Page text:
Cyrus W. Field."

    Test messages began on August 10 with the first official telegram sent on August 16, 1858. "Directors of Atlantic Telegraph Company, Great Britain, to Directors in America: - Europe and America are united by telegraph. Glory to God in the highest; on earth peace, good will towards men." The project was celebrated by the public, with reports of up to one half million people jubilant, marching through the streets of the city. The project was also feted in the press with subsequent messages, a total of thirty-two, sent over the next two weeks by the likes of President Buchanan and Queen Victoria. However, the achievement would not last, high voltage compromised the insulation of the cable, and the cable failed by the first days of September.




    Cyrus West Field


    Cyrus West Field was born to New England clergy in 1819 and chose business as his path, manufacturing paper, at first with his brother Matthew, and later, at the age of twenty-one, by himself. The firm, Cyrus W. Field and Company, a paper merchant, would succeed, with Field eventually becoming one of the richest men in New York City by 1853 with a net worth of $250,000. He semi-retired at the age of thirty-four, traveling to South and Central America at an estimated cost of $1,600, but upon his return, in 1854, partnered with Gisborne to ply into the transatlantic telegraph venture. Even prior to attempting the 1858 cable, his Atlantic Telegraph Company began to buy on land telegraph companies, building a company that ran from Maine to the Gulf Coast and becoming the second largest telegraph company behind only Western Union.

    After success of the second cable line in 1866, Field was lauded as a visionary, gaining awards at the Paris International Exposition of 1867, as well as the United States Congress. Field parlayed his success with the second cable into forays with the transportation business, forming the New York Elevated Railroad Company, then the Wabath Railroad with Jay Gould, the railroad tycoon.

    Field would later own newspapers, including funding Henry W. Grady for part interest in the Atlanta Constition, and he, himself, as primary owner of the New York Mail and Express. During this time of great success, publications such as Britain's Puck began to lampoon he, Gould, Cornellius Vanderbilt, and Russell Sage, among others, for their monopolistic ventures and huge success. The irony of this, however, was that in the latter years of his life, Cyrus West Fields made a series of bad investments, including speculation in wheat futures, as well as losing money when the drop in the stock of the New York elevated railroads ensued, and Field lived modestly, not as the robber barron that he was portrayed as one decade before.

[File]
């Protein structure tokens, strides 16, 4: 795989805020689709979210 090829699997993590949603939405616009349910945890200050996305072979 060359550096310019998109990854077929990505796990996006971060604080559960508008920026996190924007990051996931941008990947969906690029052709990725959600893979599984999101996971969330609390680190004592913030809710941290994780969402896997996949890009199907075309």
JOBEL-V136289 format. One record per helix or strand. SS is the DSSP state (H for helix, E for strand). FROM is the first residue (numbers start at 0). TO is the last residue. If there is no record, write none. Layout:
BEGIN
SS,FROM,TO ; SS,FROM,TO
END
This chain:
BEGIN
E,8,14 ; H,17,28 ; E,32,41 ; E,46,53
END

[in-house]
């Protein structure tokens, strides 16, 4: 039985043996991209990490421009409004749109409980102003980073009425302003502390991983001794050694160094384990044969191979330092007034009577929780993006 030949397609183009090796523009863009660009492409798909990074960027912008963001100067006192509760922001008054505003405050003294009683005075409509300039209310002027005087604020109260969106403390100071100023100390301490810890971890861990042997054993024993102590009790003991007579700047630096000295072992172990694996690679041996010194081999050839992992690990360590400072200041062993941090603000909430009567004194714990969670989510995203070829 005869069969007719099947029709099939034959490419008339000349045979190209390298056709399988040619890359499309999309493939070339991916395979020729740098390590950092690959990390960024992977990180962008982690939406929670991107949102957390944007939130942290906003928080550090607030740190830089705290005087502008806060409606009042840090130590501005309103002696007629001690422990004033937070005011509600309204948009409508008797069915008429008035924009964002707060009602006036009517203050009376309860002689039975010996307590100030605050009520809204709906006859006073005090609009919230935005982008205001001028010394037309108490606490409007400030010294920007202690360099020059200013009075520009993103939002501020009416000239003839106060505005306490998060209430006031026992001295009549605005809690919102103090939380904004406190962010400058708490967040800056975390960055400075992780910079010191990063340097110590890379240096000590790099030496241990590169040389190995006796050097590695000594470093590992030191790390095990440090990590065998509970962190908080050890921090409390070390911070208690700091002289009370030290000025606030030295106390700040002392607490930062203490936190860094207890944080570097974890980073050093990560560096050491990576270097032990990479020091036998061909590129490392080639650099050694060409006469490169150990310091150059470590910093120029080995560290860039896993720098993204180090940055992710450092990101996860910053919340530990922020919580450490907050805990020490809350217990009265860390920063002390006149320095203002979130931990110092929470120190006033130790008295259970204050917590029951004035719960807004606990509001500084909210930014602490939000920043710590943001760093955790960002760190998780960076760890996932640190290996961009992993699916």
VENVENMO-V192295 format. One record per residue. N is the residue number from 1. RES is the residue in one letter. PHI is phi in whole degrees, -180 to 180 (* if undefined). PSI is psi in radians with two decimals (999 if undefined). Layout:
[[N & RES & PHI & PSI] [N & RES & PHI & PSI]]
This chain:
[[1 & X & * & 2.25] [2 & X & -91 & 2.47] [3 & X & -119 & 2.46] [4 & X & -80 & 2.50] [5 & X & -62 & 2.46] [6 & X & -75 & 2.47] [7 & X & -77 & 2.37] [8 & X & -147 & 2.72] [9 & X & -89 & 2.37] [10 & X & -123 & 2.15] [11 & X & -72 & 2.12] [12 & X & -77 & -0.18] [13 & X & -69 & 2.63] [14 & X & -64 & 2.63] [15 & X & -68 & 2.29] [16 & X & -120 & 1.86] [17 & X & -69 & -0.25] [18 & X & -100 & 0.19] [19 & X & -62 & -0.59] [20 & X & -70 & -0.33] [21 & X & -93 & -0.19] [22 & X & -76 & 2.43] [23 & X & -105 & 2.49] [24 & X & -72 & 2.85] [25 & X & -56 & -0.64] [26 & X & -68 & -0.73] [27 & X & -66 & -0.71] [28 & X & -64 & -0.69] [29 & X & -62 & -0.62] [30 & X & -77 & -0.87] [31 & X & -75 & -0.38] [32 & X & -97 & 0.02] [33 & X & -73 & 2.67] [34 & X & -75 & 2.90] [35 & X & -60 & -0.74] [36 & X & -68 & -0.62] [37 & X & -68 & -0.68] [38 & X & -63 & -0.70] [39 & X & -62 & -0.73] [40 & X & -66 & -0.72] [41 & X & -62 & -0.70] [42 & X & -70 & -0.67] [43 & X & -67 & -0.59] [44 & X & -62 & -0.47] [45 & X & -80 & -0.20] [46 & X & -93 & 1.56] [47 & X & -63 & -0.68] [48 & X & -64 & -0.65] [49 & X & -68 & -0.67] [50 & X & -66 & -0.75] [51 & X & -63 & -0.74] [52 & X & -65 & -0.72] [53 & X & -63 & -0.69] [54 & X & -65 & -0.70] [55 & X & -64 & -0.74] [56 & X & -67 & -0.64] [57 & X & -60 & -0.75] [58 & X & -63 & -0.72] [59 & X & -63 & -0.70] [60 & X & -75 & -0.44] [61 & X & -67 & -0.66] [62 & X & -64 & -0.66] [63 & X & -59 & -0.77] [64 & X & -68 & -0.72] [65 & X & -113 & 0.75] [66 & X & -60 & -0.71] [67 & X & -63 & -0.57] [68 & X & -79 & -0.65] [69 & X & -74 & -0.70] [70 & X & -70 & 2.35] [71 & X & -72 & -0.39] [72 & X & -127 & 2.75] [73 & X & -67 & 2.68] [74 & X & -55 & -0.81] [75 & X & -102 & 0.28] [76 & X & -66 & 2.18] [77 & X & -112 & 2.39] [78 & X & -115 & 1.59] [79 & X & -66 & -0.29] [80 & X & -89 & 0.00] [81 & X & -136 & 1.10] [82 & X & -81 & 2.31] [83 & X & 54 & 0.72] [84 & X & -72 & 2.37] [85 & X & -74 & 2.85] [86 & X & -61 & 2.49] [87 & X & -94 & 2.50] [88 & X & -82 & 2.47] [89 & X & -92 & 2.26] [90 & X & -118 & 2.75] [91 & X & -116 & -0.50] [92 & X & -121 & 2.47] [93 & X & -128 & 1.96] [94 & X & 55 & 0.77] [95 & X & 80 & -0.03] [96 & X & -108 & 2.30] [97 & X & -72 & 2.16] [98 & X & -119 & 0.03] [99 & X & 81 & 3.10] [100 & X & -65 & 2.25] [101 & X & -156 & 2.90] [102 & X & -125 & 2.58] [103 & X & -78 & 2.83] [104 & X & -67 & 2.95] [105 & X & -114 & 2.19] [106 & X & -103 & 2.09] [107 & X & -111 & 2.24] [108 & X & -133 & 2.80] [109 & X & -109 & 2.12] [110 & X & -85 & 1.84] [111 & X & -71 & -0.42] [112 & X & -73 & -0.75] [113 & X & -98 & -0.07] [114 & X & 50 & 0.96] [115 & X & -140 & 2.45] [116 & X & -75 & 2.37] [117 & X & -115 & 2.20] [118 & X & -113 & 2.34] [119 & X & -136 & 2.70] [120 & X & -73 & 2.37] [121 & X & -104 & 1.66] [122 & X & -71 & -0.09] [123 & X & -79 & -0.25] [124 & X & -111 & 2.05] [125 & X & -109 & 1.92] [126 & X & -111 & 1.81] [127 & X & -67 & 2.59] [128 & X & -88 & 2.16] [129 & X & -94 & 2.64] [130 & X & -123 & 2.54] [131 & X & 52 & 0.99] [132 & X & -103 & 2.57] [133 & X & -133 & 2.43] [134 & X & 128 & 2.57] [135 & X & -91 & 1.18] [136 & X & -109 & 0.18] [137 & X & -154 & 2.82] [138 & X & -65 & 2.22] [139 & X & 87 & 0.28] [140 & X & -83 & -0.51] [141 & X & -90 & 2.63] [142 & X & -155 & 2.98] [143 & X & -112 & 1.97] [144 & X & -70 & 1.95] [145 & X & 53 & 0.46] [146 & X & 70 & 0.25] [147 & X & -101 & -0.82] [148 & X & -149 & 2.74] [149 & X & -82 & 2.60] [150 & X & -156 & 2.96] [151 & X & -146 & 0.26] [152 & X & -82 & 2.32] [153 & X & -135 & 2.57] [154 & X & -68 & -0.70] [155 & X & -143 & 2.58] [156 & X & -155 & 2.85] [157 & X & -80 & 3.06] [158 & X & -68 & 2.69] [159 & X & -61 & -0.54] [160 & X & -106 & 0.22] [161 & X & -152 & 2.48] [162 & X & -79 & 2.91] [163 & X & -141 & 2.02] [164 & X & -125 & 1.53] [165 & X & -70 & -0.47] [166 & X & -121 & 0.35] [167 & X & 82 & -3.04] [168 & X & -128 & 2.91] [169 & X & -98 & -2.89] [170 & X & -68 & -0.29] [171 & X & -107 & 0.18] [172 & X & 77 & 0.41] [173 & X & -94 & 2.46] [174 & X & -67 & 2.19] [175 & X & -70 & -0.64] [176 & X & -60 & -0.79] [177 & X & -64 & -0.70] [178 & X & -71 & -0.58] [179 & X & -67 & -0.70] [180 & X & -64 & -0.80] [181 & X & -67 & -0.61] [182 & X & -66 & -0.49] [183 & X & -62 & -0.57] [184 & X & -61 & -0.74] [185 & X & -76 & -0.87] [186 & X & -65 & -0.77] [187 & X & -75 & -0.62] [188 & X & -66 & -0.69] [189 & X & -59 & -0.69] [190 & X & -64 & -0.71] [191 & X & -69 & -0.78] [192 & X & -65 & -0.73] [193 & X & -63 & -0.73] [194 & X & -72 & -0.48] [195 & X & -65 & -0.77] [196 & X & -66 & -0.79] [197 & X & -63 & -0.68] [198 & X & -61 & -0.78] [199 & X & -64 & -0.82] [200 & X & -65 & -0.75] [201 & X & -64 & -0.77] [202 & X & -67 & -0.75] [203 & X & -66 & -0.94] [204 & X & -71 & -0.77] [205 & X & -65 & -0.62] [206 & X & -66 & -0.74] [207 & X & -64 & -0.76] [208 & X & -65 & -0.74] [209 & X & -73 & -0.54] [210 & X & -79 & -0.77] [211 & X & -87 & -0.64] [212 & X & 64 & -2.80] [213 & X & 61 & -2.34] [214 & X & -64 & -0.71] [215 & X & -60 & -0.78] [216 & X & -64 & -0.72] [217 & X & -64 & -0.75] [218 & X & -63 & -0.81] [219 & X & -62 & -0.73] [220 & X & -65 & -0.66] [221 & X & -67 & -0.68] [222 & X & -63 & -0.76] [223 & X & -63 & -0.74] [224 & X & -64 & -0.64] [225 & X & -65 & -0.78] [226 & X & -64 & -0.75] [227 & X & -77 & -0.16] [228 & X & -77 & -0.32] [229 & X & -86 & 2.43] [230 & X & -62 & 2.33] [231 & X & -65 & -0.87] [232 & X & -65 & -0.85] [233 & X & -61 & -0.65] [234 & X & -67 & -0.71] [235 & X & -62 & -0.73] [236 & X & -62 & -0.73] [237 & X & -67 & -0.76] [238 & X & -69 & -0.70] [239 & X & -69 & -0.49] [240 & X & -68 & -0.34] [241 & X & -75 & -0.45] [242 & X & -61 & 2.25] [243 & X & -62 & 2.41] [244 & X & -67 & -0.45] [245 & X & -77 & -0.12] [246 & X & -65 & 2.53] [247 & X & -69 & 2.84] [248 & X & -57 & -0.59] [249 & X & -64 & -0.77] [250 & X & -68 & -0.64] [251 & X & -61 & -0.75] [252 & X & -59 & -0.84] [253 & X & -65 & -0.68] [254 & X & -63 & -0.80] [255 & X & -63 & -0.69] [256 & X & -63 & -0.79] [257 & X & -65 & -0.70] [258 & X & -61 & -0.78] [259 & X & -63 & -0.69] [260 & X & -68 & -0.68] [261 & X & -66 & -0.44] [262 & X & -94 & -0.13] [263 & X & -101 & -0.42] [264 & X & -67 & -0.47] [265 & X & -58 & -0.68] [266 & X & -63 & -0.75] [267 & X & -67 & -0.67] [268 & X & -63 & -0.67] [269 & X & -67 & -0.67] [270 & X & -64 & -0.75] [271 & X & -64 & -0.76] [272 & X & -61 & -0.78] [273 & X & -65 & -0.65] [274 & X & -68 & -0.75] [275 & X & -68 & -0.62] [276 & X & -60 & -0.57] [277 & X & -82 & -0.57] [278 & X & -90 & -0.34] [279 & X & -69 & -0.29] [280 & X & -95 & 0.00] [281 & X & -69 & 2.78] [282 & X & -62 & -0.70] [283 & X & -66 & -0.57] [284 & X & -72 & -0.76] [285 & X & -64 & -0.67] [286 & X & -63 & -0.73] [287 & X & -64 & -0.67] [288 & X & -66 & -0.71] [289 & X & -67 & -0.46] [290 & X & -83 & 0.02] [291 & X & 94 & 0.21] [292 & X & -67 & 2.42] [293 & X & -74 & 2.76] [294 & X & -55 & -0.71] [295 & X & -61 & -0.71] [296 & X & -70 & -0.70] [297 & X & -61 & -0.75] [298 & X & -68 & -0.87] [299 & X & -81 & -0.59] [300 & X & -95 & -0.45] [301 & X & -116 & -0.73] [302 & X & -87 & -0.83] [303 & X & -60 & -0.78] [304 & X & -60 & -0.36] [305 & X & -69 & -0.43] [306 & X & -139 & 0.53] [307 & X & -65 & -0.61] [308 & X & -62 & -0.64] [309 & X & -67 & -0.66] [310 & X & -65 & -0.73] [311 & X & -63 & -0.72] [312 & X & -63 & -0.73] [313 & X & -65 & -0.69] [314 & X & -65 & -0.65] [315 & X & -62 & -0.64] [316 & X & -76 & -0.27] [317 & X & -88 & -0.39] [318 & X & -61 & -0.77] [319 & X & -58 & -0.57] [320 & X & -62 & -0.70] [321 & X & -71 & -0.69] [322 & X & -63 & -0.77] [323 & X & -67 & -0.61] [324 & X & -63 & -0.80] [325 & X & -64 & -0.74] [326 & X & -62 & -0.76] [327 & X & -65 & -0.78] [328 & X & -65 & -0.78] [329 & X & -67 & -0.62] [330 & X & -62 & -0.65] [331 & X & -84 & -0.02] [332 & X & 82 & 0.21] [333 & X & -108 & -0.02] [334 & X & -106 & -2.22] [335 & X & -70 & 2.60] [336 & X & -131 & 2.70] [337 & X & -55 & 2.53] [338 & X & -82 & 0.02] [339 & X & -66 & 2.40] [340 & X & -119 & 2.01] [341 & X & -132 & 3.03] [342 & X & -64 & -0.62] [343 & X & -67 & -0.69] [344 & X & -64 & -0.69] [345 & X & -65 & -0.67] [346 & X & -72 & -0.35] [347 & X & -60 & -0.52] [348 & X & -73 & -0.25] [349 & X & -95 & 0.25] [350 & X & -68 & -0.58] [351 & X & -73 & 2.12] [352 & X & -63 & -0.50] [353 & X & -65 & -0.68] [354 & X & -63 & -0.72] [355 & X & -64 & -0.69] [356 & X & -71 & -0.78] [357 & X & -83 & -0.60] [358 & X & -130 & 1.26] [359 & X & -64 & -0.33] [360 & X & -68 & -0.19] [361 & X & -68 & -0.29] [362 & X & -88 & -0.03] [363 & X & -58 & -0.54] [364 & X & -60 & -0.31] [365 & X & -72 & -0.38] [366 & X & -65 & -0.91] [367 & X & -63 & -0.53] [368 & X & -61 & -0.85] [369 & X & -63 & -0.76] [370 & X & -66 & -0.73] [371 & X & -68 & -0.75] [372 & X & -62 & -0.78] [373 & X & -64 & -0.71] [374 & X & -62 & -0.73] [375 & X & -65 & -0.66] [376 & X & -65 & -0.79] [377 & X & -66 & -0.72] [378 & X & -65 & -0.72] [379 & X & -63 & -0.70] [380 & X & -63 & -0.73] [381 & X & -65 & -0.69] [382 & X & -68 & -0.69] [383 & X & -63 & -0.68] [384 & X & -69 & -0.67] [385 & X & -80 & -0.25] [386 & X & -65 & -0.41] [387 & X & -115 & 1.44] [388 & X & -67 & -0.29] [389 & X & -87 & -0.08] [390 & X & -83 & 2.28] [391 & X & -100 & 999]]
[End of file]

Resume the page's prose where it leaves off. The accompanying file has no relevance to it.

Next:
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    First Successful Telegraph Line


    Cyrus West Field was undaunted by the failure and continued to push for a second cable to be laid. However, the public, and investors, were not so eager to undertake a second attempt, and with the Civil War raging in the United States and Great Britain on the side of the Confederacy, plans for a second cable were postponed. It took until 1864 for Field and his Atlantic Telegraph Company to find new backers. With new material, the second cable installation was attempted in 1865, however, that expedition failed when the end was lost upon the cable snapping. A third attempt, with recovery of the lost cable, was completed with connection made on July 28, 1866. This time, it was an instant, and durable, success. The line transmitted the code eighty times faster than during those three weeks of operation in 1858. On the first day, the 1866 transatlantic cable line made L1,000.

    Image above: Cyrus West Fields, circa 1870, Napolean Sarony. Courtesy Picturehistory via Wikipedia Commons. Below: Comic entitled the Protector of Our Industries, including Cyrus West Field, Jay Gould, Cornellius Vanderbilt, and Russell Sage, 1883, Bernhard Gillam, Puck. Courtesy Library of Congress. Info source: Library of Congress; Encyclopedia Britannica; "Biography of Cyrus Field," thoughtco.com; atlanticcable.com; biography.yourdictionary.com; Cyrus W. Field: His Life and Work, 1896, Isabella Field Judson, editor; Wikipedia Commons.